October 8, 2012

Adoptive Moms Can Be the Worse Critics!

You know, I always try to give people the benefit of the doubt.  I try to look for the good in people and I learned that from my precious grandmother, Gammy.  She was always kind in the middle of adversity and she told me to always smile and be kind.  I learned a lot more from that wise woman but I am really having to put that first advice into practice.

I have heard for years that adoption equals spiritual warfare and trust me, we've walked it, so I totally agree! Most of the opposition and judgment comes from those that have never traveled down the road of adoption and its hard to hold anyone accountable that has no idea what a rollercoaster ride it can be.  Someone wise once told me to lower my expectations of people, especially those that have never dealt with infertility or had to choose adoption to become a parent.  I learned that a long time ago and so, when I get silly comments like "Adopt and you'll get pregnant" or "How can you love a child that's not your own" or a number of other things, I let them roll off my back.  I've let those that have never experienced adoption off the hook from those ridiculous comments. 

That leads me to the other people out there - the ones that have been touched by adoption in one way or another.  Maybe you are a birth mom that made a loving choice to place your child into the empty arms of a mom longing for a child.  Maybe you have been the one adopted and know the joy of finding your forever home and the appreciation that someone would choose you to be theirs for always.  Or, maybe you are the adoptive parent that has dealt with an empty womb for years and many nights of crying yourself to sleep. Or maybe you have the calling to bring orphans into your already established biological home and don't see color or race, but just a child needing a mommy and daddy.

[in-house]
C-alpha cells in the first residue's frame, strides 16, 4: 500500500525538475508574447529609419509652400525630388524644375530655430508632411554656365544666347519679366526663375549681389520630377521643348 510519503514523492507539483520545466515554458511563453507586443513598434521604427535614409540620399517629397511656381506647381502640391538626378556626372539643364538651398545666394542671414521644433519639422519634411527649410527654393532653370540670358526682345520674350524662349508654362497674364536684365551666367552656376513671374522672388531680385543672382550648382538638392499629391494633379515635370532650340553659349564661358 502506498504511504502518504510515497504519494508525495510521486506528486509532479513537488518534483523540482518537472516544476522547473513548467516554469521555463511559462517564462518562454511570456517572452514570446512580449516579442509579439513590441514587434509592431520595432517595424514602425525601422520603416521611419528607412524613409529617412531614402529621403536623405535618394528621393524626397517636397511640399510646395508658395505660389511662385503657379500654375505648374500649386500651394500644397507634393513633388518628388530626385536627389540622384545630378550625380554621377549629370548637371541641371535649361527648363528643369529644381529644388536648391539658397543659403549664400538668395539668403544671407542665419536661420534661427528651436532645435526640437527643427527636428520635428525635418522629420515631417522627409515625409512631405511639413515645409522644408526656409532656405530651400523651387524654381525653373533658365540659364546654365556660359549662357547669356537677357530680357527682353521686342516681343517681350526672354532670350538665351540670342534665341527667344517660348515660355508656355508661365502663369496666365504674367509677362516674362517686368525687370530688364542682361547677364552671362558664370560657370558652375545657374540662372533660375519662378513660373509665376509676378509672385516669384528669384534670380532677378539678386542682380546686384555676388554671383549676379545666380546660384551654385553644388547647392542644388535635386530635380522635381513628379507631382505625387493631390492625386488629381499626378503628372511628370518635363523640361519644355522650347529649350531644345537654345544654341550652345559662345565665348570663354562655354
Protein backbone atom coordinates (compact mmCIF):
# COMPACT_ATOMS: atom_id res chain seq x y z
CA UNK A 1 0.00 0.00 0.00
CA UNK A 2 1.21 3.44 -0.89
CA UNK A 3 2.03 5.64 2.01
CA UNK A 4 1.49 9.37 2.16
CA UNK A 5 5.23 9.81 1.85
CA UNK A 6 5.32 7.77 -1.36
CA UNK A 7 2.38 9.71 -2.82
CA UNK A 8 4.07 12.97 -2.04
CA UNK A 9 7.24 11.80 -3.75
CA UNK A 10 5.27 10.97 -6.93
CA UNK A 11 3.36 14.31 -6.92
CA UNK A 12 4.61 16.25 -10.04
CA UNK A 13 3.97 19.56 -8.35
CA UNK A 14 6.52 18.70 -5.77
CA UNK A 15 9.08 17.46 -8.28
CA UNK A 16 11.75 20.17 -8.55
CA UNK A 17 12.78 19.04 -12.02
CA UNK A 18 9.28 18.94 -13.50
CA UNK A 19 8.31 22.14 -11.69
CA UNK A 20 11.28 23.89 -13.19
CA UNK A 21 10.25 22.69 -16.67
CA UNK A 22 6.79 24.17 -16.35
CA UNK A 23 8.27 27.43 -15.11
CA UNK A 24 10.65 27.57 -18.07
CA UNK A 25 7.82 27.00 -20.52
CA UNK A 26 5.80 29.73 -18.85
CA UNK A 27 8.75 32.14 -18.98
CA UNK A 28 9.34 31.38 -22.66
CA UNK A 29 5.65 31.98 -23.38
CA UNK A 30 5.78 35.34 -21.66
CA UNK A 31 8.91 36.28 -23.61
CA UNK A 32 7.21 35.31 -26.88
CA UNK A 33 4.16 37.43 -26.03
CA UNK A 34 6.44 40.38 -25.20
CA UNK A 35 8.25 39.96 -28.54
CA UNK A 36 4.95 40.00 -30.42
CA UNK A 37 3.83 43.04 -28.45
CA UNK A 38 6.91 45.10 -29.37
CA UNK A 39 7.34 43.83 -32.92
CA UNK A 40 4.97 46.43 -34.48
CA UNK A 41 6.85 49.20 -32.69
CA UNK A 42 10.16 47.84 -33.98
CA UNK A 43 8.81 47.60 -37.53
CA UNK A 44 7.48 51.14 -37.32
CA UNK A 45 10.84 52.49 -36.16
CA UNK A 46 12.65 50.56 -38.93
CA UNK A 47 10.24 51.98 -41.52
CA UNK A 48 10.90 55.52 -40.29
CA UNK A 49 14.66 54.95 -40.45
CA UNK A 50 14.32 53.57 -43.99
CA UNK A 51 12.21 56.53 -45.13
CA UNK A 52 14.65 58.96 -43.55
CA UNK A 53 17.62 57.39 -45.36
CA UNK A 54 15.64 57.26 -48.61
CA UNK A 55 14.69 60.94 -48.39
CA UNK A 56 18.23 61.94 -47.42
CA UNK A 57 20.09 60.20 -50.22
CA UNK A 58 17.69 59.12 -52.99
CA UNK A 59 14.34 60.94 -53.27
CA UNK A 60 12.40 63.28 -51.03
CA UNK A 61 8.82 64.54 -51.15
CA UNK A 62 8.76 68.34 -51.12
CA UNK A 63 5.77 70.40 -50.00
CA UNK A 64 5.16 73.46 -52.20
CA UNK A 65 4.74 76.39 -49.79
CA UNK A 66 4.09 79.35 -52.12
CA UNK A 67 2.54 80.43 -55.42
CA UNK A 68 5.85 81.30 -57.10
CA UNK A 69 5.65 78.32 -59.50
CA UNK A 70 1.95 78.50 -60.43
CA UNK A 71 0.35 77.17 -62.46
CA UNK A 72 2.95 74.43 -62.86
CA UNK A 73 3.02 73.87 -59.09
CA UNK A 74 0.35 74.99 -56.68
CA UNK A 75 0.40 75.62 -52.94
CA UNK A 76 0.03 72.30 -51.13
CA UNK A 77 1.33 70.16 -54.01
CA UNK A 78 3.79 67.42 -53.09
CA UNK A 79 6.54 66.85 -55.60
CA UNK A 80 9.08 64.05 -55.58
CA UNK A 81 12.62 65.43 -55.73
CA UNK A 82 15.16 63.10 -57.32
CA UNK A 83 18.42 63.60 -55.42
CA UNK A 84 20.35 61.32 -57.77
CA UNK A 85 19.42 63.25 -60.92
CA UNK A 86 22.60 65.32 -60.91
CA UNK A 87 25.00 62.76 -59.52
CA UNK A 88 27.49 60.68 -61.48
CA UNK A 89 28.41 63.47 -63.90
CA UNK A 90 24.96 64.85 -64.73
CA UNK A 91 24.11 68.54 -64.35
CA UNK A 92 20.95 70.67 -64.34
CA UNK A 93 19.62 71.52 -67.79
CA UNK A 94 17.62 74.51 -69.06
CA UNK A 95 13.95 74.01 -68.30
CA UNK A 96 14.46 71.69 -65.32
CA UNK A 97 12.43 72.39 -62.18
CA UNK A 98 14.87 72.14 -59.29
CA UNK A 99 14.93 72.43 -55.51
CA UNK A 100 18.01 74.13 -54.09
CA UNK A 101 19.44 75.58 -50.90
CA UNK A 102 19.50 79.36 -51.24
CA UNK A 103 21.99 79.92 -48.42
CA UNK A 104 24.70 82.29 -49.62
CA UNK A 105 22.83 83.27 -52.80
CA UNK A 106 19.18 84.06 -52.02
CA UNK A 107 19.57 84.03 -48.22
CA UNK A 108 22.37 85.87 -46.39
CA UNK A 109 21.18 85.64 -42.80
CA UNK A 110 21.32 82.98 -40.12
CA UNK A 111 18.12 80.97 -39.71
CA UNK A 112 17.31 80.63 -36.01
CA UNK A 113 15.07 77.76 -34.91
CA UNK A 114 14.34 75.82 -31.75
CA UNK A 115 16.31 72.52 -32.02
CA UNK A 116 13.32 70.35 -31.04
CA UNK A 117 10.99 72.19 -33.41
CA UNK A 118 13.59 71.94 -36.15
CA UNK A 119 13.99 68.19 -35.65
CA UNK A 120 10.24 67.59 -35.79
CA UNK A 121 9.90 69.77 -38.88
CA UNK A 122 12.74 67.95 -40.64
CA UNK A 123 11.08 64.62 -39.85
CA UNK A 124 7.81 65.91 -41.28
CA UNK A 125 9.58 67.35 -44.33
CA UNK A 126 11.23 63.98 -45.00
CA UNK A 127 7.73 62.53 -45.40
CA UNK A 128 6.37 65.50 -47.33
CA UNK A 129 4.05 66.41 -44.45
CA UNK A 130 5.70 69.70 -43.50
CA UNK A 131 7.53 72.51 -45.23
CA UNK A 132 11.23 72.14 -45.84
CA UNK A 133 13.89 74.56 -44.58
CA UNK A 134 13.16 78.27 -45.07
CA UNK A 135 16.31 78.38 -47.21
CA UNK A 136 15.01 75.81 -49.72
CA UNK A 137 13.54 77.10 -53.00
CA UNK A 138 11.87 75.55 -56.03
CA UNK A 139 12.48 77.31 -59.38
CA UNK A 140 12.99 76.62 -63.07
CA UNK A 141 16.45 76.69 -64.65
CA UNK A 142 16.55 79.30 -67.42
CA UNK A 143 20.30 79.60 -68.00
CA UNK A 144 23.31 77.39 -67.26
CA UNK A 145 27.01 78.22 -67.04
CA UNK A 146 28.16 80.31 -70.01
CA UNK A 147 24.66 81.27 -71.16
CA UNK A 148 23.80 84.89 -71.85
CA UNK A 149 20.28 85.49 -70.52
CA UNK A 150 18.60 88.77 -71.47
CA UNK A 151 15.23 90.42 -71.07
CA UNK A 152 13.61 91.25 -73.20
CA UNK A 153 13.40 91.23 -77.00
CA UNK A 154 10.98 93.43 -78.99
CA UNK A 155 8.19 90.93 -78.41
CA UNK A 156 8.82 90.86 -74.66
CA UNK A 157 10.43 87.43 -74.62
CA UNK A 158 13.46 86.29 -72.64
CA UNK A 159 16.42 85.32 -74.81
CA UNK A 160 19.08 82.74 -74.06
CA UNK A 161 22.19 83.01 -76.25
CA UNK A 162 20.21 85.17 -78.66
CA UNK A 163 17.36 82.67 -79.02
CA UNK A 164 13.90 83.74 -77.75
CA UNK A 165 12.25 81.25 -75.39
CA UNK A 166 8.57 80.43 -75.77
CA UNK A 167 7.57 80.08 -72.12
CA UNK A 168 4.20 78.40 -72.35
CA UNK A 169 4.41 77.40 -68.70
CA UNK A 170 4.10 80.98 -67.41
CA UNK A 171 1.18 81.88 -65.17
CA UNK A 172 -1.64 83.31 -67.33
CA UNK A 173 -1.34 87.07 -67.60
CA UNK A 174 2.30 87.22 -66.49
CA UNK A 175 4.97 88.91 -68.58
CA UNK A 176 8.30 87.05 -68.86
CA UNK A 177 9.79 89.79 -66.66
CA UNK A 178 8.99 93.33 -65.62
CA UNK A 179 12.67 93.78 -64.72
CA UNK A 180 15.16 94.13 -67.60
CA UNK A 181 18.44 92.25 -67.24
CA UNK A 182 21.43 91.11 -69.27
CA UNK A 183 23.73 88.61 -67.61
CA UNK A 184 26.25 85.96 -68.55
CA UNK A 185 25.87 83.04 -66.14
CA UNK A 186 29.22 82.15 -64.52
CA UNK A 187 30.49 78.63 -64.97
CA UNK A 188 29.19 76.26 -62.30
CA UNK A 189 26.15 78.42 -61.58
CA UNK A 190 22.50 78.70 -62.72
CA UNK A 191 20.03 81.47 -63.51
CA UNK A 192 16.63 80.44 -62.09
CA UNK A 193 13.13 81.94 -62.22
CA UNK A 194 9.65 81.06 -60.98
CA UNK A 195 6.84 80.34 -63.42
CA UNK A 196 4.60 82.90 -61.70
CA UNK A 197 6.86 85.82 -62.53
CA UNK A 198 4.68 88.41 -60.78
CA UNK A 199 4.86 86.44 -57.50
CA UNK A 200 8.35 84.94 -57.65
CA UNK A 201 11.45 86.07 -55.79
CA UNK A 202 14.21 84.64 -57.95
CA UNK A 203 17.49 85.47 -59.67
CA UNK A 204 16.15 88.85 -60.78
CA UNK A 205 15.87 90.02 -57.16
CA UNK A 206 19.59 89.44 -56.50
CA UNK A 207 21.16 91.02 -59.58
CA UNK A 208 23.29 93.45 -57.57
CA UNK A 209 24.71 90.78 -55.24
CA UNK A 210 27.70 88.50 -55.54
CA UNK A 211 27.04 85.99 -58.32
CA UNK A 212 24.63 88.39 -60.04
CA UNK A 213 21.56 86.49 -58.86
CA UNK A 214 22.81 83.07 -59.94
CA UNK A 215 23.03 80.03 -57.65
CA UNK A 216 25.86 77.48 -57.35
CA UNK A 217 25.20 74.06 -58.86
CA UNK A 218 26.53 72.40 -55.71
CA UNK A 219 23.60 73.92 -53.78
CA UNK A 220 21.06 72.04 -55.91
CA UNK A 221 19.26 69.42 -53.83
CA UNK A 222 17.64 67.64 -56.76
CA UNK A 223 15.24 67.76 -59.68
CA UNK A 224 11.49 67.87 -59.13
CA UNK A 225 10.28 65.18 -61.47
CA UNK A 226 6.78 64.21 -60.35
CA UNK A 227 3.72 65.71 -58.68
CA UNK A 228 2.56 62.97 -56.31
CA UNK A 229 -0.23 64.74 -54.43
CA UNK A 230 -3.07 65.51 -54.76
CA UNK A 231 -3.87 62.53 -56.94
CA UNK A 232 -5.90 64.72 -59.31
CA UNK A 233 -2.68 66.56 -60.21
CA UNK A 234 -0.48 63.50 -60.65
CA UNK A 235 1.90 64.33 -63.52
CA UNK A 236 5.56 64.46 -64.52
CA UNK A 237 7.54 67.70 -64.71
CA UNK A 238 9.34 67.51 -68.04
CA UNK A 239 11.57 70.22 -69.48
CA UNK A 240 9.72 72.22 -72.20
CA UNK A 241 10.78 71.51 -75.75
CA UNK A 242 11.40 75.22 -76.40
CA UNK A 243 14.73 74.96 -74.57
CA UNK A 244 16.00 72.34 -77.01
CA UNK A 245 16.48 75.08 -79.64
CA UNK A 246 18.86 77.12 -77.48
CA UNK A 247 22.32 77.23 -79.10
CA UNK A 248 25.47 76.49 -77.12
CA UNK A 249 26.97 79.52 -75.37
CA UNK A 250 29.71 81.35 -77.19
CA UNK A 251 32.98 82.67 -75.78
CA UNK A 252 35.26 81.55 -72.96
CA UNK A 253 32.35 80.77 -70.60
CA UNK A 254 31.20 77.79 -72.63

If you are an adoptive mom, this is for you.  I have come in contact with MANY families in my years as an orphan advocate.  I have been blessed to be a part of many adoptions and homecomings and it always brings me so much joy when someone answers the call to care for the fatherless.  Most anyone can deliver a baby but there is just something special about adoption.  Its nothing that we do, its Christ in us.  Its because of His great love for us and that fact that He adopted us, that most of us adopt.  He deserves all the glory.  Many have a slight addiction to adoption and unfortunately, many of you get slammed for bringing "just one more" into your already chaotic home.  Trust me, I only had two when we were adopting this last time and the negative comments were overwhelming.  So, I know what its like to be asked if I'm "addicted to adoption."  Everyone adopts for different reasons and different callings and all adoption stories are different.  And, some end differently than others and some don't start at all.  But, one thing is for sure - ADOPTIVE MOMS AND DADS SHOULD NEVER EVER EVER EVER JUDGE ANOTHER ADOPTIVE PARENT!  I don't know if I made myself clear in that last sentence so let me say this again... DO NOT JUDGE!  I mean, we are called not to judge anyway but especially when it comes to someone that has walked the same road.